Overall, the results from these SQL Server operations are consistent with the results from pure I/Os tests described in the previous post.

 

Appendix: DDL for the test table customer

 

CREATE TABLE customer
(
    c_id           int,
    c_d_id         tinyint,
    c_w_id         int,
    c_first        char(16),
    c_middle       char(2),
    c_last         char(16),
    c_street_1     char(20),
    c_street_2     char(20),
    c_city         char(20),
    c_state        char(2),
    c_zip          char(9),
    c_phone        char(16),
    c_since        datetime,
    c_credit       char(2),
    c_credit_lim   numeric(12,2),
    c_discount     numeric(4,4),
    c_balance      numeric(12,2),
    c_ytd_payment  numeric(12,2),
    c_payment_cnt  smallint,
    c_delivery_cnt smallint,
    c_data         char(500)
);
go
CREATE UNIQUE CLUSTERED INDEX ci_customer

    on customer(c_w_id, c_d_id, c_id);
CREATE UNIQUE NONCLUSTERED INDEX nc1_customer

    on customer(c_w_id, c_d_id, c_last, c_first, c_id);

Published Thursday, March 27, 2008 12:23 AM by Linchi Shea
Filed under: , ,

Attachment(s): sql_queries.gif

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Comments

 

Scott R. said:

Linchi,

Great work and results in this series.

I was especially interested in the select table scan being faster without any read cache than with read cache.  Although these test cases were not covered, I suspect that similar results may apply to DB backups (full DB backups for sure, and possibly to file-level / file group level DB backups, differential DB backups, and transaction log backups, although VLF cycling may make shorter bursts of sequential activity between skips to the next VLF - depending on how well the transaction logs are setup, preferably to use fewer versus many VLFs).  These might make for interesting test cases to confirm.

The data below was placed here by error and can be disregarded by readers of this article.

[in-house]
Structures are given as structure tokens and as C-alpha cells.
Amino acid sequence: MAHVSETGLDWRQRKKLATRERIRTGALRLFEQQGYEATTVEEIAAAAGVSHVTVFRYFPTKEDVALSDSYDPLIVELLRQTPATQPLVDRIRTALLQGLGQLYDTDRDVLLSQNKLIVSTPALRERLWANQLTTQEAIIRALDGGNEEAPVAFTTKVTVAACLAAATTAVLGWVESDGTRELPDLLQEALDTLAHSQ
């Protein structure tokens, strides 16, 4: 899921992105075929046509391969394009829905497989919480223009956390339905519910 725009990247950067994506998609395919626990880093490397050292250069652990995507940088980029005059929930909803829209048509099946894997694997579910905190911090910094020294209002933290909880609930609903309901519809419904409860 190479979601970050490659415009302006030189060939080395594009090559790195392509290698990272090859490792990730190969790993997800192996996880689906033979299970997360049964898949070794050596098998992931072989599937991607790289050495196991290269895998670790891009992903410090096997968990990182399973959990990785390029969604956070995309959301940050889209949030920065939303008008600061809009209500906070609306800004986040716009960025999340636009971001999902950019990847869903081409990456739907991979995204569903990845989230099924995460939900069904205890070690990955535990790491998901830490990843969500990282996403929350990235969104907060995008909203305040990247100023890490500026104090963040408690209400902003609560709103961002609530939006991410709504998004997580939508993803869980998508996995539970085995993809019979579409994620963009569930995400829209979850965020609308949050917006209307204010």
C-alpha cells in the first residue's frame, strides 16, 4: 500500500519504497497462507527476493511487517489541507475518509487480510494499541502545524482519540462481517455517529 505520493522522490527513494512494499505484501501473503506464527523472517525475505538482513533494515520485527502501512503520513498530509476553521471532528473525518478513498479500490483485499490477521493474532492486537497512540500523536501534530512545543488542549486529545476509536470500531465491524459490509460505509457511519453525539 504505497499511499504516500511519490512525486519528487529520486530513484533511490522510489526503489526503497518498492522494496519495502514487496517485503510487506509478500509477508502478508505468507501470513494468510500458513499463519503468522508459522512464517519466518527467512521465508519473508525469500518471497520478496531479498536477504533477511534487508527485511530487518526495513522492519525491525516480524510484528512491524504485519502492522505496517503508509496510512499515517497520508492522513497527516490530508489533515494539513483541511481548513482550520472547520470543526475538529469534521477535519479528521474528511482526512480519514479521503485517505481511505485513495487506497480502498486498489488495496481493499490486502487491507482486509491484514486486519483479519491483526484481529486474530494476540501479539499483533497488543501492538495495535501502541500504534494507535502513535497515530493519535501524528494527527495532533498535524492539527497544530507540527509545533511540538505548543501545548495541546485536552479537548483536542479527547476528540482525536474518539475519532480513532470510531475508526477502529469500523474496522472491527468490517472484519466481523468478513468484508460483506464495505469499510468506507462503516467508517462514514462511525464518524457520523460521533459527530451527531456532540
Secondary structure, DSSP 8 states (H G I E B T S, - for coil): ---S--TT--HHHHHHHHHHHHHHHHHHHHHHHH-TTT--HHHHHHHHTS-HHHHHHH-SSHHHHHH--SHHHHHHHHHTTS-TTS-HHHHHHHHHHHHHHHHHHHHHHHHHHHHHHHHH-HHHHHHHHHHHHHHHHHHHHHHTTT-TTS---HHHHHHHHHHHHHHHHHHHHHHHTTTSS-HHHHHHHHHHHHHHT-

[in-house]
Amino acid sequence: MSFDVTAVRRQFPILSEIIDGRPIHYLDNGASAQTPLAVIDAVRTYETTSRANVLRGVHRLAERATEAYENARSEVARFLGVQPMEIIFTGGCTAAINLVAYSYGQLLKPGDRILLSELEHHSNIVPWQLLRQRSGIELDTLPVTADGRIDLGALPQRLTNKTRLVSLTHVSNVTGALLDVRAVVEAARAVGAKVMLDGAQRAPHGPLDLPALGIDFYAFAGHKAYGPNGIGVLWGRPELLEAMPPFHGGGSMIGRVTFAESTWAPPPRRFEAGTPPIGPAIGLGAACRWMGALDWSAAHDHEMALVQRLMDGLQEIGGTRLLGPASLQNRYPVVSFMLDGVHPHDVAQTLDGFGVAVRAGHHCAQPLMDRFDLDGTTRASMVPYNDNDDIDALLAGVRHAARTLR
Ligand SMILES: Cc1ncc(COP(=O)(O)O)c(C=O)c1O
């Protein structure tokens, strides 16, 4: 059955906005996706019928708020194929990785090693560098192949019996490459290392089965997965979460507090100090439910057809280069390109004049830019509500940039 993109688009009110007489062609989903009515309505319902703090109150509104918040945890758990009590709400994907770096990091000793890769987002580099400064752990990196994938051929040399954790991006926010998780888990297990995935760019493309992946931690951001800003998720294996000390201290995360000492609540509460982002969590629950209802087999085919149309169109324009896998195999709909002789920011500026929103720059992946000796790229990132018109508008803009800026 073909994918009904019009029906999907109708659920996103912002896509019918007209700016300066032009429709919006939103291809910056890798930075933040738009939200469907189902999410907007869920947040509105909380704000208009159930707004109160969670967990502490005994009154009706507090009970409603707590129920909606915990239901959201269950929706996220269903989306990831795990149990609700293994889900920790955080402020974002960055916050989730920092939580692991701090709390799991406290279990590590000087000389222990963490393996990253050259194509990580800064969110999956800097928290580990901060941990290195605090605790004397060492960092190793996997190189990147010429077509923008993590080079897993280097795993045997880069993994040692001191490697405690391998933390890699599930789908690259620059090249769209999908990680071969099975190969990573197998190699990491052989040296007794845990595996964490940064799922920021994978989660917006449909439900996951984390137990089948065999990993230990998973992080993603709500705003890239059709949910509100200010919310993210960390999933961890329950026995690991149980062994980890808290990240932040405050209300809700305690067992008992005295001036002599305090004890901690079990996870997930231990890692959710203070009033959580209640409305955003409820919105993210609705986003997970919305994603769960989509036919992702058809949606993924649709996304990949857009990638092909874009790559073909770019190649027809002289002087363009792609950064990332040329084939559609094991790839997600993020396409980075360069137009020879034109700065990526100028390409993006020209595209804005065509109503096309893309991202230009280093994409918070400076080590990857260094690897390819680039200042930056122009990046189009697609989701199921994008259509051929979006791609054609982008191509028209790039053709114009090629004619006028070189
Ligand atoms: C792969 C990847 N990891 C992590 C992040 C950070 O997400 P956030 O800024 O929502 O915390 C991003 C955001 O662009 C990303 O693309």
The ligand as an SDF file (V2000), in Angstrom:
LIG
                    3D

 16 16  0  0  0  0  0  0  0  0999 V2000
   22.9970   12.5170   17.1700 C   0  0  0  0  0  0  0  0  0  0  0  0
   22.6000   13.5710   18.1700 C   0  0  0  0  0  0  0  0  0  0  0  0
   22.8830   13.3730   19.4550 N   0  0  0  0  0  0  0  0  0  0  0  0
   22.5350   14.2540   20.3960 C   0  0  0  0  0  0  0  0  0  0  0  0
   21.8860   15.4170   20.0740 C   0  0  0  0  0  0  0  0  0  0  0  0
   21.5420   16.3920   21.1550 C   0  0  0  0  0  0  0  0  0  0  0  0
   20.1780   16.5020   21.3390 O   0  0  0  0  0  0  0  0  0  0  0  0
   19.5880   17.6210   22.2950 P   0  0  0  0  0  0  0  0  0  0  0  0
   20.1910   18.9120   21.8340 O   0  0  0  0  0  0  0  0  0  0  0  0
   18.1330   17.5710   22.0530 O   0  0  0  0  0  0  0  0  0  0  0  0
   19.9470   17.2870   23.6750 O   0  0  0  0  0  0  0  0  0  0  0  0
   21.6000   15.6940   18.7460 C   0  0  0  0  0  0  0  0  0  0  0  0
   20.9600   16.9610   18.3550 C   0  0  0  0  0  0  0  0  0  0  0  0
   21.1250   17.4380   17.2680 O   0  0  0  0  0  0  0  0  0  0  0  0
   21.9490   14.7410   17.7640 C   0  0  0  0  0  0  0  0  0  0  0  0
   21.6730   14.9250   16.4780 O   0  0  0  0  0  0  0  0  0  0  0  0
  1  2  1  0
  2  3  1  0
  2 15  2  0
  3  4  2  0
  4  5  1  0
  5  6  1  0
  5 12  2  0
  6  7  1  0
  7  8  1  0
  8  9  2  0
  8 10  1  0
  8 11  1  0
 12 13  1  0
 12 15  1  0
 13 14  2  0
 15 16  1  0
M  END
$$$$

I looked through the article to see if the write caching policy used during the tests was stated (write-through or write-back), but I didn't find any reference.  I assume that the write cache was setup as write-through, to allow write requests to return control to the requestor as soon as possible (without waiting for the write to actually complete on the disk, relying on the RAID controller and battery-backed cache to reliably complete the write on an asynchronous basis).  Is that assumption correct?

Thanks again for your efforts and well-documented results.

Scott R.

March 27, 2008 11:25 AM
 

Linchi Shea said:

Scott;

Good question on the physical drive write cache. In all the tests, physical drive write cache was disabled, which is the default setting on these HP smart array controllers. Per HP, physical drive write cache should be disabled because it is not battery-backed. See http://h20000.www2.hp.com/bc/docs/support/SupportManual/c00729544/c00729544.pdf for more info. Note that the controller cache was batery-backed.

March 27, 2008 12:05 PM
 

Saggi Neumann said:

Hi Linchi,

Great posts on SQL Server & IO performance!

I wanted to ask what exactly you used to get your statistics? If by any chance, it was performance monitor, which counters did you use?

Thanks,

S. Neumann

March 28, 2008 3:08 PM
 

Linchi Shea said:

For this particular post, the metrics were all just durations of query executions. So no need for any perfmon counters. For the previous post on pure I/O results, the I/O benchmark tool (in this case sqlio.exe) produced the metrics (e.g. I/Os per secoond or MBs per second). No need for any perfmon counter either.

March 28, 2008 3:46 PM
 

Linchi Shea said:

Through empirical data presented in my two previous posts on the performance impact of controller cache

March 29, 2008 8:46 PM